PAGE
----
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What are the rules for building names? In particular, does the word "building" need to be capitalized when a part of a building's name? How about article "the" - what are the rules for using it as a part of the name, and does it get capitalized in the middle of the sentence? For instance: is it "the American Radiator building" or "The American Radiator Building" or "American Radiator building"? How about when the address is the name of the building, like 7 World Trade Center?

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1 Answer 1

Building names are proper nouns. The given (or official) name of the structure you mentioned is "American Radiator Building"*. Thus, "Building" should always be capitalized in this name. On the other hand, the is not part of the given name. So, in this sentence:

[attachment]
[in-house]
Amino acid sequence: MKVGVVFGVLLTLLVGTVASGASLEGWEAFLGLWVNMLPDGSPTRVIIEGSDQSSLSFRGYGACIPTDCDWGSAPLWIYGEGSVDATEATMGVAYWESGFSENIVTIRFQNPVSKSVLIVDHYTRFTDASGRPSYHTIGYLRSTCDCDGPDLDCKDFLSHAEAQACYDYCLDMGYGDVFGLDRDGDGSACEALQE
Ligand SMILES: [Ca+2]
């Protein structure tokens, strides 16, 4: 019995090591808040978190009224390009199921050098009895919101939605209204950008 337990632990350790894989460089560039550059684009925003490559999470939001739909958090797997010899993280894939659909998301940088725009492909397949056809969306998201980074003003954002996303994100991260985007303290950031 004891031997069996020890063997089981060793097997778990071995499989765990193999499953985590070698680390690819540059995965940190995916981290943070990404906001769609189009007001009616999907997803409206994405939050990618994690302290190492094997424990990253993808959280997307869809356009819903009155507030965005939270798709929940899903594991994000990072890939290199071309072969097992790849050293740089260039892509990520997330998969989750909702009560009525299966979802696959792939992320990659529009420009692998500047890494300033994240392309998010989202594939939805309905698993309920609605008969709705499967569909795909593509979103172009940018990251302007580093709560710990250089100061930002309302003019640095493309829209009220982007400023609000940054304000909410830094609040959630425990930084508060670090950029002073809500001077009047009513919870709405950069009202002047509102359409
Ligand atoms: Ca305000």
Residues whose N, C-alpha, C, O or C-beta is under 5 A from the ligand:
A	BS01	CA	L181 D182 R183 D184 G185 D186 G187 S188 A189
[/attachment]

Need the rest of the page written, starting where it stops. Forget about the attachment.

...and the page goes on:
I visited the American Radiator Building yesterday

it would be incorrect to capitalize the thus:

I visited The American Radiator Building yesterday

When writing an address, the official name of the building should always be used. It follows that all the words in that name should be capitalized. Your example,

 7 World Trade Center

is correct. One might also see/hear "World Trade Center" used within a sentence, for instance:

Memories of the tragedy at the World Trade Center remain fresh in our hearts.

It would be wrong to capitalize the in the above example, based on the aforementioned reason.

*Interesting note: Though still widely referred to by its old name, "American Radiator Building" was officially renamed "American Standard Building".

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@RegDwight: Ah, right you are! My bad. Edited to fix that. Thanks for pointing out. –  Jimi Oke Dec 18 '10 at 18:19
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